While gaps remain in understanding the mechanisms by which probiotics work, scientists have made great strides in the past 20 years in determining how natural bacteria can be added to foods to serve as protective agents. The most notable was the isolation from the intestine of a healthy person in 1983 of a strain of lactobacillus rhamnosus dubbed lactobacillus GG, says Sherwood L. Gorbach of Tufts University School of Medicine in Boston. When that particular bacterium establishes itself in the human gut, it reduces the incidence and severity of intestinal infections.

Lactobacillus GG belongs to the group that includes the microbes that turn milk into cheeses and yogurts. Other lactobacilli live naturally within the human body--for example, in the gut and the vagina.

Because some lactobacilli occur naturally in dairy products, scientists have used those foods as the main vehicle for introducing probiotics into the human body. To inhibit intestinal infections in consumers, producers, especially in Europe, have fortified some commercial yogurts with live cultures of bacteria after pasteurization.

According to Gorbach, research has so far proved the benefits of probiotics in food for at least two health problems. In the first case, probiotics to prevent or ease antibiotic-associated diarrhea, at least in eases that are less intractable than Ogden's. In the second, introduced bacteria combat acute diarrhea and intestinal inflammation by countering rotaviruses that typically affect children.

MORE THAN A GUT FEELING While research has focused primarily on probiotics' effects on digestive tract health, some scientists recognize potential applications to the vagina, the respiratory tract, and other parts of the body where bacterial ecosystems also exist. This research is promising, if preliminary.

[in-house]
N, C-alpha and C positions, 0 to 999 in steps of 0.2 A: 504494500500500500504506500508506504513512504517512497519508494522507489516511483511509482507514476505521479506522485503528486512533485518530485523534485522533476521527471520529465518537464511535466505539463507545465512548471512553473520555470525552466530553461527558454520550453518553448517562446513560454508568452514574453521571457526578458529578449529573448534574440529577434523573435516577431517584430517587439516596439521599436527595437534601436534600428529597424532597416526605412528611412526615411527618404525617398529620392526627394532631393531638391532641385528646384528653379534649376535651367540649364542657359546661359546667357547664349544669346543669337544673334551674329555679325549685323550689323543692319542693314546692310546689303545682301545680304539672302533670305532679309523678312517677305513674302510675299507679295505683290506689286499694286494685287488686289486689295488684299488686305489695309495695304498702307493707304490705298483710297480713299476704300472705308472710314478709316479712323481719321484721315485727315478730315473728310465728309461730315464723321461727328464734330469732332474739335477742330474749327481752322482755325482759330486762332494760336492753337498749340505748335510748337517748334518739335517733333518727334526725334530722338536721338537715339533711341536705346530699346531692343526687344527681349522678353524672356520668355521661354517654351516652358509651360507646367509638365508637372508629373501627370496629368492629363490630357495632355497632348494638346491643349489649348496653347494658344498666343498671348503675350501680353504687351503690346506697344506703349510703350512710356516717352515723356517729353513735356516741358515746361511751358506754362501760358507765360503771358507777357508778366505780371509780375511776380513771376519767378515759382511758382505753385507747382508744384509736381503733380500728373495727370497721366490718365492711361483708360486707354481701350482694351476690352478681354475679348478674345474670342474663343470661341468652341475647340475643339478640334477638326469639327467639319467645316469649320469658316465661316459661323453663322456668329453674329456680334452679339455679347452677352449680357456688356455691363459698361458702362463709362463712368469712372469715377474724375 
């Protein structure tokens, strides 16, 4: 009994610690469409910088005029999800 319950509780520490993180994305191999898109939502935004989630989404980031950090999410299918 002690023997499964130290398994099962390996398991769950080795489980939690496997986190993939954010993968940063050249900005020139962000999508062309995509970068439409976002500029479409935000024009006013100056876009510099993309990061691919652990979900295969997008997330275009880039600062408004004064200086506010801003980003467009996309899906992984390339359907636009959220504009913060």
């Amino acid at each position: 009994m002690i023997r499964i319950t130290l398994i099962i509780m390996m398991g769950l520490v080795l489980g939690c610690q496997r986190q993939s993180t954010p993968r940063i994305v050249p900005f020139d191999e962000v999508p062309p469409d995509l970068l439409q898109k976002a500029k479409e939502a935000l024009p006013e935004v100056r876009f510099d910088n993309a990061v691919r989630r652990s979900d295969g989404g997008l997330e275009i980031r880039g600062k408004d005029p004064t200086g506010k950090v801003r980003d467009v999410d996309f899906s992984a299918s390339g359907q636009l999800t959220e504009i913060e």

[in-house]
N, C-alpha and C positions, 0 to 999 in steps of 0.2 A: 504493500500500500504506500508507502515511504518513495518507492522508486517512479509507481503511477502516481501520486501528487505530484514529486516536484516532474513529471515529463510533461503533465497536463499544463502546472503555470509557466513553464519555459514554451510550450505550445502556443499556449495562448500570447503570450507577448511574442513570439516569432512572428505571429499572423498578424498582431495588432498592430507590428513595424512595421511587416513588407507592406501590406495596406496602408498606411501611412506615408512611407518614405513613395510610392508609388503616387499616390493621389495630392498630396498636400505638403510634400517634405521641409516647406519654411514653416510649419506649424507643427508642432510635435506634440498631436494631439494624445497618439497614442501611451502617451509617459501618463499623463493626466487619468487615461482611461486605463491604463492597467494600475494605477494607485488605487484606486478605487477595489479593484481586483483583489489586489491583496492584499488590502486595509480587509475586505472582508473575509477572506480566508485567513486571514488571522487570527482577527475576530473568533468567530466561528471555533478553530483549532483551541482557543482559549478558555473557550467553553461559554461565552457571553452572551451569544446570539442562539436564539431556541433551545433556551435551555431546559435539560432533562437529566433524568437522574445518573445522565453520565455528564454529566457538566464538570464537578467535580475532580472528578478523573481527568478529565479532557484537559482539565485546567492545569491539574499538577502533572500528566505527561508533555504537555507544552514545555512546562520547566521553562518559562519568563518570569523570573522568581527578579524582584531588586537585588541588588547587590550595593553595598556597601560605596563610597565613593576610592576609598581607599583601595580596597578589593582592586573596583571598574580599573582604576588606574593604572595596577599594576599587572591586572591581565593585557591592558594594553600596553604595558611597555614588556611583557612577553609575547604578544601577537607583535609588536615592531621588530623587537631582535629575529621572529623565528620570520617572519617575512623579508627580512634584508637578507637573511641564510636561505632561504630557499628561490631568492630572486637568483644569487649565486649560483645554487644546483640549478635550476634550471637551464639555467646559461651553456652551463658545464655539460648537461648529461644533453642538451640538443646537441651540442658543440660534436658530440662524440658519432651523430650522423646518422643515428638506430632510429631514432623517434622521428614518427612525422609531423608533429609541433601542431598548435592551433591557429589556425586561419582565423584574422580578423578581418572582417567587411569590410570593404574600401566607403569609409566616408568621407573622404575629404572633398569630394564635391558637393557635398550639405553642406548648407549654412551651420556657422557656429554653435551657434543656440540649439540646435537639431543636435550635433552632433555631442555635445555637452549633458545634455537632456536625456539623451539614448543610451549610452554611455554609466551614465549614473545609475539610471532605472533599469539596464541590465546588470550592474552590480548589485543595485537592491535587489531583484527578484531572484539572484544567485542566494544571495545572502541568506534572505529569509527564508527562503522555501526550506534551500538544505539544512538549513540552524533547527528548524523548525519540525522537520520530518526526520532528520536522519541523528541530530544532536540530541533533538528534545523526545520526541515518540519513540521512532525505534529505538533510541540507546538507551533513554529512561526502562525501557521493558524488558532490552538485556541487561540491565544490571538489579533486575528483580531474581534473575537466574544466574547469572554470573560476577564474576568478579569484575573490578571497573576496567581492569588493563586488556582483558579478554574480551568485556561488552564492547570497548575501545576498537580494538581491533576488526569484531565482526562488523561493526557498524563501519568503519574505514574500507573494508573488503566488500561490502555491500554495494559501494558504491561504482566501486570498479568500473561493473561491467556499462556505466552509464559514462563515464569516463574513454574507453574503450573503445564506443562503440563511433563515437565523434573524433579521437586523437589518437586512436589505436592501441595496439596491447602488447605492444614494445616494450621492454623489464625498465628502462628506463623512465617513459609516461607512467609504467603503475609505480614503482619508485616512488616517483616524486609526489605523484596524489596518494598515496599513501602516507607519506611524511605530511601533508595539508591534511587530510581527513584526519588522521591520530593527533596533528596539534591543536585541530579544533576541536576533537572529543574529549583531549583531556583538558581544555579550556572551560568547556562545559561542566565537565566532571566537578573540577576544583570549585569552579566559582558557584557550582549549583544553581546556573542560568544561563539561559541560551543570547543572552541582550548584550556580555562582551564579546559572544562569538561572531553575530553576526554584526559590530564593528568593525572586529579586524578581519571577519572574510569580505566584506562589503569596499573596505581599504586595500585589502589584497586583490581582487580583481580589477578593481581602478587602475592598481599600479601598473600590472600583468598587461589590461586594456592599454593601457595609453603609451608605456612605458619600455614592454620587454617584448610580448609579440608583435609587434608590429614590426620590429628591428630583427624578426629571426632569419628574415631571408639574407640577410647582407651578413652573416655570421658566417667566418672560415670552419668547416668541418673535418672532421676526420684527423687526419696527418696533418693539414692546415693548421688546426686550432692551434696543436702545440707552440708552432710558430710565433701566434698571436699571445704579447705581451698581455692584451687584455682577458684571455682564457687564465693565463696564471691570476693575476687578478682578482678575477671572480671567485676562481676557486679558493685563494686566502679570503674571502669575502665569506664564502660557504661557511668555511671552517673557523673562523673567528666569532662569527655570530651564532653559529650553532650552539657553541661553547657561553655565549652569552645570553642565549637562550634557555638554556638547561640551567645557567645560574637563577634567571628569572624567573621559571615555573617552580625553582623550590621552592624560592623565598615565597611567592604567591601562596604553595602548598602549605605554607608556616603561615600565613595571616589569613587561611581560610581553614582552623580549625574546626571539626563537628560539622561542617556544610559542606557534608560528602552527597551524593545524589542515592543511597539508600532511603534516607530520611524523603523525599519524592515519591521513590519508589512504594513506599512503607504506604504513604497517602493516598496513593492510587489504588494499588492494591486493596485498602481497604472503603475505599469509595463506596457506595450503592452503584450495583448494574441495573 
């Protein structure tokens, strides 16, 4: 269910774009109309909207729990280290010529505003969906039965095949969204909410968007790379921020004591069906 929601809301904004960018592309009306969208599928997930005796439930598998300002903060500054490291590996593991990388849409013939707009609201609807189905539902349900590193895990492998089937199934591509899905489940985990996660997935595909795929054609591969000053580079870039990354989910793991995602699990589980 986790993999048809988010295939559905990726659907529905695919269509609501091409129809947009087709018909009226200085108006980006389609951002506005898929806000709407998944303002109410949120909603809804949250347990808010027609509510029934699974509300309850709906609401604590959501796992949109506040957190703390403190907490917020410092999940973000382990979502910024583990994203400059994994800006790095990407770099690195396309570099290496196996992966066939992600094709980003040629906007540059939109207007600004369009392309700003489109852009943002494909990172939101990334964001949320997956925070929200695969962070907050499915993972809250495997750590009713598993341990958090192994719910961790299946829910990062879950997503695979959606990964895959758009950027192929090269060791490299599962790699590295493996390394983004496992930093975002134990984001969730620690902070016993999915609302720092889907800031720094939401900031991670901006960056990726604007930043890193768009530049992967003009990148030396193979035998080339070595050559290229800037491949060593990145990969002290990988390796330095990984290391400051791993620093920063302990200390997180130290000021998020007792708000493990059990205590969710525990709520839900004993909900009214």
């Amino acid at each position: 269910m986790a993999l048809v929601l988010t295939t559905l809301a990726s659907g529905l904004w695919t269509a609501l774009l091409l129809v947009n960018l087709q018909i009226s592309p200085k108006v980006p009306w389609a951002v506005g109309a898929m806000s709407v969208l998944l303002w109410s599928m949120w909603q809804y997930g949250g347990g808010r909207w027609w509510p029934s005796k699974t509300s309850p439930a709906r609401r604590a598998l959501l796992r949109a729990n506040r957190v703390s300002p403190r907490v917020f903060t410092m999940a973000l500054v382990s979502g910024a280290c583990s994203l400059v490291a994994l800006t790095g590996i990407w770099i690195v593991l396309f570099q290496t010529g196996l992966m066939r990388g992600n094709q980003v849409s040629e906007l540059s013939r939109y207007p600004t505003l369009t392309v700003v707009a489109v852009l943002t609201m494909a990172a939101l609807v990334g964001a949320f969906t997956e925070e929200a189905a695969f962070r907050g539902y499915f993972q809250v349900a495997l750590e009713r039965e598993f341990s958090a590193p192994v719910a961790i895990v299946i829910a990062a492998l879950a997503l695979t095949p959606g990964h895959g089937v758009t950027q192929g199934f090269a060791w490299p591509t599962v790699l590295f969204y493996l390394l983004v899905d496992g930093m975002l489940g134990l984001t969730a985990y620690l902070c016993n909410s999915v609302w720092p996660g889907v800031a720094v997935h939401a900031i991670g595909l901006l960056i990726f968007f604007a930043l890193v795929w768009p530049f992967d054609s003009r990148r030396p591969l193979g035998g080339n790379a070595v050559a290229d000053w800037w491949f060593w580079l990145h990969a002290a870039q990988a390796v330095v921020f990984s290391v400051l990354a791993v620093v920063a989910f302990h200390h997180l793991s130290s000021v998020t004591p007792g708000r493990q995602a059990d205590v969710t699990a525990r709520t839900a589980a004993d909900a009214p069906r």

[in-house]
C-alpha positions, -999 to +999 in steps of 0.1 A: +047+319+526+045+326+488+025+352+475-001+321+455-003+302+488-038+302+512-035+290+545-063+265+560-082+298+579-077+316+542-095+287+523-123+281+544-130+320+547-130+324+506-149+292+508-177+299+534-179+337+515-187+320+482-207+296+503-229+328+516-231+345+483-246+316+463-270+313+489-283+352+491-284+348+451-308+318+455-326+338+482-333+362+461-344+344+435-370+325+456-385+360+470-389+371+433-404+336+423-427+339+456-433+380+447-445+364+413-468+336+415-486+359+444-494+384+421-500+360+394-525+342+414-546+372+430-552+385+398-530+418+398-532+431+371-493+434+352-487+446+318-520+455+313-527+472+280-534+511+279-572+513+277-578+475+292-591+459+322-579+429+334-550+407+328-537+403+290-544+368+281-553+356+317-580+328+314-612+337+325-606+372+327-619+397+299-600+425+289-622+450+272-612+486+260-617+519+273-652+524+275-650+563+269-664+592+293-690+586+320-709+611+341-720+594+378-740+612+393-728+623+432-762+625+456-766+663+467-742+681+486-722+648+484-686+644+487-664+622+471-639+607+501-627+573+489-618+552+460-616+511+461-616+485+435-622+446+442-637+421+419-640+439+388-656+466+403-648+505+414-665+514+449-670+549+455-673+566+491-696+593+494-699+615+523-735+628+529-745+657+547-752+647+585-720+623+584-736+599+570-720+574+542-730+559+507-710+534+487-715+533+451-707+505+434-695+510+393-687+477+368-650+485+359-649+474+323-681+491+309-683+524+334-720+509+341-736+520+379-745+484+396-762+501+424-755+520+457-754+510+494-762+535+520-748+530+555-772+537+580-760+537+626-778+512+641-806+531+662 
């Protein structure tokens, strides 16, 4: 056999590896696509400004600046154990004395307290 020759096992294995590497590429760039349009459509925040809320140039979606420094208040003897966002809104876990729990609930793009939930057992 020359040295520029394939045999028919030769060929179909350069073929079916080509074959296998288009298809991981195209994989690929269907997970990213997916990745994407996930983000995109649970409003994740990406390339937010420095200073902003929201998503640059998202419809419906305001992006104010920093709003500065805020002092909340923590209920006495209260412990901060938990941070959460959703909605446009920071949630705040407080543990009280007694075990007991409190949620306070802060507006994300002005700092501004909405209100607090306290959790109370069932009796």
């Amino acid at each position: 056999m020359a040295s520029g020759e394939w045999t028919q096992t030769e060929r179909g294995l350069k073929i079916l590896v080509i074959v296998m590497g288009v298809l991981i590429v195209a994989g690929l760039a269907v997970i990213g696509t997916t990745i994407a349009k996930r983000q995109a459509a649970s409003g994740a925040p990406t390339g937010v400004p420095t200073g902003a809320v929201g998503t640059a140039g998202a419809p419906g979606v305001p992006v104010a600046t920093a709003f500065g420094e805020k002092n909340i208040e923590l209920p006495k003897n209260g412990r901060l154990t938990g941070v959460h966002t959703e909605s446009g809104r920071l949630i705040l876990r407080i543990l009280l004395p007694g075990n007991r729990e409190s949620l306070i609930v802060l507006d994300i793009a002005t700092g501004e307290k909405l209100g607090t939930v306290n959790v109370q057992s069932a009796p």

For example, studies by Sharon L. Hillier of Magee-Women's Hospital in Pittsburgh suggest that probiotics can help combat an infection called bacterial vaginosis, which is caused by anaerobic microbes that trigger a shift in vaginal flora. This infection affects about 1 in 10 U.S. women of reproductive age and sometimes causes itching, excessive vaginal discharge, and a fishy odor. It's been linked to elevated risk of HIV infection (SN: 9/5/98, p. 158) and complications with pregnancy.

Hillier developed a suppository that consists of a gel capsule that melts upon insertion into the vagina, dispersing a payload of probiotic lactobacilli that researchers isolated from the vaginas of healthy women. In an initial trial, the capsules proved effective at restoring depleted vaginal populations of lactobacilli. Hillier is currently overseeing a study of about 400 women that examines whether these vaginal suppositories will alleviate bacterial vaginosis.

Hillier draws a distinction between two types of probiotics. Some, including most bacteria being administered in food, interfere with pathogens but don't remain permanently in the body. Others rely on bacteria that are naturally present in the body, such as those in the vaginal suppositories and those that Brandt introduced into Ogden's colon.

Hillier says that replacing natural bacteria makes sense in parts of the body at constant risk of pathogenic invasion. For example, because beneficial flora in the reproductive tract play a role in resistance to disease, helping women reestablish lost populations of microbes would be a simple strategy for improving reproductive health.